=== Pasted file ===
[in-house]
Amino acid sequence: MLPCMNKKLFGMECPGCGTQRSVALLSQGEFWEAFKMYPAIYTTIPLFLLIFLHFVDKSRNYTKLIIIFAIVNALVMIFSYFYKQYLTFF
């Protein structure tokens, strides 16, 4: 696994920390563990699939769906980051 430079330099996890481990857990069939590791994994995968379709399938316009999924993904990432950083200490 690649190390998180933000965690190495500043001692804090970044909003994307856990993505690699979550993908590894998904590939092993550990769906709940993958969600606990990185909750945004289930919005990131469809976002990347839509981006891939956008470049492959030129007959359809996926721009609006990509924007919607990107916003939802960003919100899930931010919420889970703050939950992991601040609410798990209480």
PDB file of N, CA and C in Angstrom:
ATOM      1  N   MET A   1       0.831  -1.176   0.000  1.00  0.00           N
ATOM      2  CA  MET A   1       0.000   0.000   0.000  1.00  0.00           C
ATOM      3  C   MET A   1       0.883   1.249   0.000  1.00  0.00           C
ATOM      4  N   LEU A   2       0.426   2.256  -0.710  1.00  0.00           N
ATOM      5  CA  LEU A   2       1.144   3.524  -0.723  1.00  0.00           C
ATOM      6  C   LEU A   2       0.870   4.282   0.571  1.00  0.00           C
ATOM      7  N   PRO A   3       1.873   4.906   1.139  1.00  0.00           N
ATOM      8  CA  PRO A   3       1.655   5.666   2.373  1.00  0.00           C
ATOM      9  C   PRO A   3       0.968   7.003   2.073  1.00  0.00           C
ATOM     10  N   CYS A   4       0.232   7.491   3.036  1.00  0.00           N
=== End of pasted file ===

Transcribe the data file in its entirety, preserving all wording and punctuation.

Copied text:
[in-house]
Amino acid sequence: MLPCMNKKLFGMECPGCGTQRSVALLSQGEFWEAFKMYPAIYTTIPLFLLIFLHFVDKSRNYTKLIIIFAIVNALVMIFSYFYKQYLTFF
């Protein structure tokens, strides 16, 4: 696994920390563990699939769906980051 430079330099996890481990857990069939590791994994995968379709399938316009999924993904990432950083200490 690649190390998180933000965690190495500043001692804090970044909003994307856990993505690699979550993908590894998904590939092993550990769906709940993958969600606990990185909750945004289930919005990131469809976002990347839509981006891939956008470049492959030129007959359809996926721009609006990509924007919607990107916003939802960003919100899930931010919420889970703050939950992991601040609410798990209480």
PDB file of N, CA and C in Angstrom:
ATOM      1  N   MET A   1       0.831  -1.176   0.000  1.00  0.00           N
ATOM      2  CA  MET A   1       0.000   0.000   0.000  1.00  0.00           C
ATOM      3  C   MET A   1       0.883   1.249   0.000  1.00  0.00           C
ATOM      4  N   LEU A   2       0.426   2.256  -0.710  1.00  0.00           N
ATOM      5  CA  LEU A   2       1.144   3.524  -0.723  1.00  0.00           C
ATOM      6  C   LEU A   2       0.870   4.282   0.571  1.00  0.00           C
ATOM      7  N   PRO A   3       1.873   4.906   1.139  1.00  0.00           N
ATOM      8  CA  PRO A   3       1.655   5.666   2.373  1.00  0.00           C
ATOM      9  C   PRO A   3       0.968   7.003   2.073  1.00  0.00           C
ATOM     10  N   CYS A   4       0.232   7.491   3.036  1.00  0.00           N